Common Poisons for Boston Terriers
Posted by Lu
A poisoning can mean a life-or-death emergency for your pet, a traumatic experience for family members, and a significant hit to your credit card or bank account.
All for a situation that is entirely preventable.
Medicine Belongs in the Medicine Cabinet
According to the ASPCA, household pets are most commonly poisoned by the following ten human medications:
Methylphenidate (for ADHD)
Fluorouracil (for Cancer)
Isoniazid (for Tuberculosis)
Vitamin D derivatives
Baclofen (muscle relaxant)
Not only should you store all your medications, and your pet’s, out of reach of your dog or cat, you must also be careful not to leave loose pills on a countertop or table within reach of a curious animal.
Also take care to retrieve any slippery pills that drop on the floor, and clean up liquid spills right away.
Learn Which People Foods and Drinks are Hazardous to Your Pet
Chocolate, coffee and other products containing caffeine are at the top of the list. These food and drink items contain methylxanthines, stimulants that are toxic to your dog or cat.
Any alcoholic drink or food containing alcohol can make your pet very ill and can even be fatal.
Intentional vitamin D administration to pets has also caused toxicity. People have wrongly assumed their pets are as deficient as many people. Most commercial pet foods have very high levels of vitamin D added, so additional supplementation has caused vet visits for many pets.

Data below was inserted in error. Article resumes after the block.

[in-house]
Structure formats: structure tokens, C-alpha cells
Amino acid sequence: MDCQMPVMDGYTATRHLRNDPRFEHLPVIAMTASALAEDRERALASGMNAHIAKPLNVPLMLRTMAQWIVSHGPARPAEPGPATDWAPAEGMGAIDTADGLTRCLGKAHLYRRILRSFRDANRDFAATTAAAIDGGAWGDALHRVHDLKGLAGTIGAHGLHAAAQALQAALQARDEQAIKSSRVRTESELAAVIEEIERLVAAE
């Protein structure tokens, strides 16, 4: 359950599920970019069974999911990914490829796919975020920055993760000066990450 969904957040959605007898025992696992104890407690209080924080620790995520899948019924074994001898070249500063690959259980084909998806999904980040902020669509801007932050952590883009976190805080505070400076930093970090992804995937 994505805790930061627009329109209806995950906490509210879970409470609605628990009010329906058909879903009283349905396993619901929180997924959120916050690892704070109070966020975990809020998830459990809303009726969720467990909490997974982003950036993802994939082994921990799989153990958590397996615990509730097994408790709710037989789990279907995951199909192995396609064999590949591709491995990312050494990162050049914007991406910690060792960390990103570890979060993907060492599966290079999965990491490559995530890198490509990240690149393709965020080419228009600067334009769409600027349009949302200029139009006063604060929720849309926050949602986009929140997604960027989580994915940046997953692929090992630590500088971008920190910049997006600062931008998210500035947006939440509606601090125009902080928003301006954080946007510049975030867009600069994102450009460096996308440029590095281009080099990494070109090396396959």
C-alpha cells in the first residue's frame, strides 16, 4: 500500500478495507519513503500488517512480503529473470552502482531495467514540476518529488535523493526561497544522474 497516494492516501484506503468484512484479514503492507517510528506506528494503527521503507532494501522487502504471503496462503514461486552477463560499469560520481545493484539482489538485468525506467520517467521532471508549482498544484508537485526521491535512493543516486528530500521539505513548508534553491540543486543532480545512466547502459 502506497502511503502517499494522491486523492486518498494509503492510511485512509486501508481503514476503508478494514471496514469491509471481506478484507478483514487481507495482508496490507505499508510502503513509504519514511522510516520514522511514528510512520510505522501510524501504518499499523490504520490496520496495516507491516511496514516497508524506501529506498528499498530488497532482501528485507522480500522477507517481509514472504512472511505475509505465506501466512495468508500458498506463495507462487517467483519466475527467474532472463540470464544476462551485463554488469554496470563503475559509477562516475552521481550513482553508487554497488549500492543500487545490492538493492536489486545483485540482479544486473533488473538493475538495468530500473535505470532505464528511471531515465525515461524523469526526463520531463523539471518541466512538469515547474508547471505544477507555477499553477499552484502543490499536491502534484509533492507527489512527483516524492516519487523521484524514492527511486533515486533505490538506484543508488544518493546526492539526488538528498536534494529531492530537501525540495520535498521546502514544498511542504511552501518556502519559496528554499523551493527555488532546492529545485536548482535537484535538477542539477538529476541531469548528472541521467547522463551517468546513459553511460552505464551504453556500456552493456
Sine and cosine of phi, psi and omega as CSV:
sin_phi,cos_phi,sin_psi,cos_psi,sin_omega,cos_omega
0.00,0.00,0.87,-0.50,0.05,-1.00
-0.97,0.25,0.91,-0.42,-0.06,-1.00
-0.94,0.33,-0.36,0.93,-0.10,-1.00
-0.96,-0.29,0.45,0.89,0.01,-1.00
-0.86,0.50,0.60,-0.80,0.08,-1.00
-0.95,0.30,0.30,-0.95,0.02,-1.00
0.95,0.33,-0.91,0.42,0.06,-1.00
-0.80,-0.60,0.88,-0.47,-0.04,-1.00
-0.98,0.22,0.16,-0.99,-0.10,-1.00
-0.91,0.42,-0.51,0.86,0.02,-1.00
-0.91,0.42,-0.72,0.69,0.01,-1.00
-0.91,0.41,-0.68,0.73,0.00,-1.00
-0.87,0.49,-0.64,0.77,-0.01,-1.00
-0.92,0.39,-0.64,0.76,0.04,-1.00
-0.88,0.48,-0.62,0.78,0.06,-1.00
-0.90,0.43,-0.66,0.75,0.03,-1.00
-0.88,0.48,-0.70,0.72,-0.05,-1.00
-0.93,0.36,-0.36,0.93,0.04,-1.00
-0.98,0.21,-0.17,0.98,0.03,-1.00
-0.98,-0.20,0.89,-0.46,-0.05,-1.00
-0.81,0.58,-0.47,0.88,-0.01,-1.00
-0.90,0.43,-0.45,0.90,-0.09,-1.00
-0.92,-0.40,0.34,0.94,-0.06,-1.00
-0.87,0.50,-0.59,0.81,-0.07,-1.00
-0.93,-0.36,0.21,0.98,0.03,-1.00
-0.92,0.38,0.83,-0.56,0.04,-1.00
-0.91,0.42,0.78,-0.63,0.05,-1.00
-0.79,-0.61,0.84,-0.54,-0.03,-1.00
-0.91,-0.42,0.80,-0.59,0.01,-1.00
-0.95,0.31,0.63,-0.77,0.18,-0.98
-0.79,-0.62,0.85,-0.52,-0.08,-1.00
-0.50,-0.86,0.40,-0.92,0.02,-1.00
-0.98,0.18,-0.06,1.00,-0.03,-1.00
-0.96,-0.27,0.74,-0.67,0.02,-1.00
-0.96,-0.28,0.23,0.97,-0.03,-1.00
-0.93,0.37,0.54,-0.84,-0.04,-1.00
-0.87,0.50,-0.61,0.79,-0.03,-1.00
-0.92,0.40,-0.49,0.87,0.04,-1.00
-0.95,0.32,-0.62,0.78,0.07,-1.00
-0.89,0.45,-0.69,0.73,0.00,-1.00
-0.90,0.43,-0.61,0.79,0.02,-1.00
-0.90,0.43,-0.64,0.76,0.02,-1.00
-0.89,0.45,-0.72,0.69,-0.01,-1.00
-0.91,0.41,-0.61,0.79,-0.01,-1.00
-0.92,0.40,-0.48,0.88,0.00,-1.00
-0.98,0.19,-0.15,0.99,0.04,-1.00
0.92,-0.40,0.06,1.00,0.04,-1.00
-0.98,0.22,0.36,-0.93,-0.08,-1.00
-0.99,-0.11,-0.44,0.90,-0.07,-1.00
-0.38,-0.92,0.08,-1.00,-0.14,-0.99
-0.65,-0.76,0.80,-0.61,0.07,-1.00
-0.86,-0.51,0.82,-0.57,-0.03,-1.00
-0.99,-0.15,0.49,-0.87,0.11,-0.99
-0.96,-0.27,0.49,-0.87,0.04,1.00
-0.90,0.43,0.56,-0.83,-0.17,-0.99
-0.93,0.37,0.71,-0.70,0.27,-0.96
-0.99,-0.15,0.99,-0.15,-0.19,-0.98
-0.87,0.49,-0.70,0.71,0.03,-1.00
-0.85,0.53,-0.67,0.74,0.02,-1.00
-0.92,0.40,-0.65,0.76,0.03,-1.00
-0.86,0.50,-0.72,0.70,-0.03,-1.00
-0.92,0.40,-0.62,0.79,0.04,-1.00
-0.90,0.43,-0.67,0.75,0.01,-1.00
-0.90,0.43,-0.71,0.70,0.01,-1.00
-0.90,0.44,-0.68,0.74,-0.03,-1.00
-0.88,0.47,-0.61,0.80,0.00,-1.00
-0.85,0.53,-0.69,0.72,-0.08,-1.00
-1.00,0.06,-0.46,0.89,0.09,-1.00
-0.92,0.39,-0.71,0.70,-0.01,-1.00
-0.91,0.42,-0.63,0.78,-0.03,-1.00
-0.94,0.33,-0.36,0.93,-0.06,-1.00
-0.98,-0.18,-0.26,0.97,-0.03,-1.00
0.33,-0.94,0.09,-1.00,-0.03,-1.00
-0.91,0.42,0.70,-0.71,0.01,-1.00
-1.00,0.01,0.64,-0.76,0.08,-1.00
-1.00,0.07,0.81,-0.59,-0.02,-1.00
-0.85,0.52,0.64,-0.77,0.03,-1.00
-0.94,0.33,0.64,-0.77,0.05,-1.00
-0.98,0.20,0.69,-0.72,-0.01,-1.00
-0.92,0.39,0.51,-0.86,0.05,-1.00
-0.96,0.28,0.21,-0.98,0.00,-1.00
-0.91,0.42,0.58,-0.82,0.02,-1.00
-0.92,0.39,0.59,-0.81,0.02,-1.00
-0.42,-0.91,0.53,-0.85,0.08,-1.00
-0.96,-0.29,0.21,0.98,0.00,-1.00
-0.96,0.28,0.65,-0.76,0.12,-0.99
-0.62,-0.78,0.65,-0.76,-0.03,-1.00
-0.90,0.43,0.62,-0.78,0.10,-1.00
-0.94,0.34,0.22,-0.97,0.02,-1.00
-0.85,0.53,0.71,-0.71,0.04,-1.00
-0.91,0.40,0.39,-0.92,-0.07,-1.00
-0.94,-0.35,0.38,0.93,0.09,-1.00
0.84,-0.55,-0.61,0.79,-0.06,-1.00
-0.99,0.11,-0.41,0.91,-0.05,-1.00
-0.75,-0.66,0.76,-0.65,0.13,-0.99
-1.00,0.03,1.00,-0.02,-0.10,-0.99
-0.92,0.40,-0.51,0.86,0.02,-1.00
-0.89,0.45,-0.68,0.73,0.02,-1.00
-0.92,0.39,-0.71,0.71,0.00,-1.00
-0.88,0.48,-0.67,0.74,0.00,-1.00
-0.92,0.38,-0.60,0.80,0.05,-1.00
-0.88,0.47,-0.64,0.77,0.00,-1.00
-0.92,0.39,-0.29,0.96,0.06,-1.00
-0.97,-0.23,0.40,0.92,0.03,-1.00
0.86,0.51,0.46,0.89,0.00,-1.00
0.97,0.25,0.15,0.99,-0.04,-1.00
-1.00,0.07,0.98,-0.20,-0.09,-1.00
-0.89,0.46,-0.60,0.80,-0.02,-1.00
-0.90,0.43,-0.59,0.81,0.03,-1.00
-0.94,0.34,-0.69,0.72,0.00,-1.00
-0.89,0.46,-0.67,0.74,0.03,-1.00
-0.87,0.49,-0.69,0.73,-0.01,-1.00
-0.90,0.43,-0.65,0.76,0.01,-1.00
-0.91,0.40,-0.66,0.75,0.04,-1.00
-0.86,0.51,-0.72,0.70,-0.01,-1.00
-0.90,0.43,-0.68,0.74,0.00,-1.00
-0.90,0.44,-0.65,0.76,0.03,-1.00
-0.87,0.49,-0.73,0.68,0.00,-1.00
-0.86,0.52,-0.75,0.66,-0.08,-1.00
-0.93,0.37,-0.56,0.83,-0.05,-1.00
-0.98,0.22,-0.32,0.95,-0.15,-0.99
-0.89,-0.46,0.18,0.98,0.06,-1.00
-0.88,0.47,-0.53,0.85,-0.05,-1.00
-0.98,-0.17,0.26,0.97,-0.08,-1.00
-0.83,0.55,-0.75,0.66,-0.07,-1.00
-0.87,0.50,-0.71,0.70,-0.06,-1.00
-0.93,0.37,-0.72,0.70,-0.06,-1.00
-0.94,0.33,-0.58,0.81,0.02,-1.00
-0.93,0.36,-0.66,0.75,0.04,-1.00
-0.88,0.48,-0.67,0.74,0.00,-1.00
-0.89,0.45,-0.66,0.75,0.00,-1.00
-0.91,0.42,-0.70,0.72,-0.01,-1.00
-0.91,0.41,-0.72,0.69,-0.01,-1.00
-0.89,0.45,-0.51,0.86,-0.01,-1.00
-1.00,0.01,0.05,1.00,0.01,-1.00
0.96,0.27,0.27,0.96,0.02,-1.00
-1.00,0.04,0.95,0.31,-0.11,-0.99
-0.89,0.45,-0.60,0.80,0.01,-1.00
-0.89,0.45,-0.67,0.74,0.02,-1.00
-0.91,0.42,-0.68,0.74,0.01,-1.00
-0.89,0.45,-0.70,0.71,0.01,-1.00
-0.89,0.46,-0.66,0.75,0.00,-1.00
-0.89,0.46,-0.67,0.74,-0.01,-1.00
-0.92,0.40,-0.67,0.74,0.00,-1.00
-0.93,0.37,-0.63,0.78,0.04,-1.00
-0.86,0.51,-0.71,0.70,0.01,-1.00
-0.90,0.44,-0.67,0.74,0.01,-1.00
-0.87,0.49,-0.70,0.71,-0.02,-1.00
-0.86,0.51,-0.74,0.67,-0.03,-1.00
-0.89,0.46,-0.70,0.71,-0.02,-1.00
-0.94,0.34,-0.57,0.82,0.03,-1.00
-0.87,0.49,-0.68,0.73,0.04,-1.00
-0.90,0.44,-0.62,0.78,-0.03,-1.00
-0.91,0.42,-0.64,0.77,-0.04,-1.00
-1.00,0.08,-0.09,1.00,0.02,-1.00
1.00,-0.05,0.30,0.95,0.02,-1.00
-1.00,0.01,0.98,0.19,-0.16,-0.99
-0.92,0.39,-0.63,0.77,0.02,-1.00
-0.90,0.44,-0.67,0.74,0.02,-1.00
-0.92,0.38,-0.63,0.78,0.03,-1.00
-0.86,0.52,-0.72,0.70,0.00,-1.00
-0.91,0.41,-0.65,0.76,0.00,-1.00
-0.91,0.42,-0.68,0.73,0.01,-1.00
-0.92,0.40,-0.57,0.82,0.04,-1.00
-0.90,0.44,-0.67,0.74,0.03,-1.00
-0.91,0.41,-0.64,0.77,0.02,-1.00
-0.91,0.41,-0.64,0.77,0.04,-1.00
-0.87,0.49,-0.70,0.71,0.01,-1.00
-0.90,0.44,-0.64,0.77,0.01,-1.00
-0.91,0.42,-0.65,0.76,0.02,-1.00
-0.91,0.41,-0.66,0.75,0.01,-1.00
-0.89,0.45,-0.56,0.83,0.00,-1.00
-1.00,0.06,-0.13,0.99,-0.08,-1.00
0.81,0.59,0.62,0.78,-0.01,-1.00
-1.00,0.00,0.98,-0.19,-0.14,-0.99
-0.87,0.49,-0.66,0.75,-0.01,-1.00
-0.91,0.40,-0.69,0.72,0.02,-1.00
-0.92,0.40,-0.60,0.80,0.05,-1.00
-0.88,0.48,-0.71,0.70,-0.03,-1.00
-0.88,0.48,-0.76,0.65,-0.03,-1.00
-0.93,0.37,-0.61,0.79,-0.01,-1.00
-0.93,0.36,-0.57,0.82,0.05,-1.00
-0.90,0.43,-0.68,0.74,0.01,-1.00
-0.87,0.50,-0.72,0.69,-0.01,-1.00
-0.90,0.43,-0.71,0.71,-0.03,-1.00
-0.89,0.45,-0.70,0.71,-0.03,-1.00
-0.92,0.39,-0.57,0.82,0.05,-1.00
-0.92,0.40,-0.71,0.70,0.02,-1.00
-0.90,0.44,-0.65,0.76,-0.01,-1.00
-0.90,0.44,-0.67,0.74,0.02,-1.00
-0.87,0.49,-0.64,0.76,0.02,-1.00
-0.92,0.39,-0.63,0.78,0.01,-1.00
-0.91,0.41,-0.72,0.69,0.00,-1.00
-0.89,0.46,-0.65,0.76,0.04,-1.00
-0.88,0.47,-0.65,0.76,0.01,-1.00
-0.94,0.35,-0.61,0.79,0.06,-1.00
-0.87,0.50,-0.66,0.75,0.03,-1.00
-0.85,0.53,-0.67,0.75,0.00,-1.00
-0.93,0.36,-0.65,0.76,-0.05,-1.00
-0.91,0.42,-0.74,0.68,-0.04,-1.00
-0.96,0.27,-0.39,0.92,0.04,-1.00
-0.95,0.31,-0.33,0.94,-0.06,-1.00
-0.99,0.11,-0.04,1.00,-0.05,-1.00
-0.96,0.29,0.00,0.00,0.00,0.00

Walnut fruit (the nut encased raw fruit that falls from trees) and macadamia nuts are toxic for dogs. Peanut allergies are as dangerous in canines as they are in people, so it’s a good idea to keep peanuts out of reach of your pup as well.
Other foods toxic to pets include:
Avocado pits, which are especially dangerous for birds and rodents
Grapes and raisins, which can cause kidney failure
Onions, garlic, and chives, which causes hemolytic anemia
More than 2 years ago, my Rose the Boston Terrier became very sick. Her gums were yellow, she was cranky and listless. We took her to the vet and they told us that she was very sick with anemia (later we learned it was the hemolytic anemia type). I was told that she would need a transfusion. Rose had probably eaten some garlic tablets that were commonly in the house at the time. I called back in the morning after leaving Rose at the vet. I expected bad news – that she had died. But she was well on the way to recovery. So learn the common poisons for Boston Terriers to avoid the problems that we had with our Rose the Boston Terrier.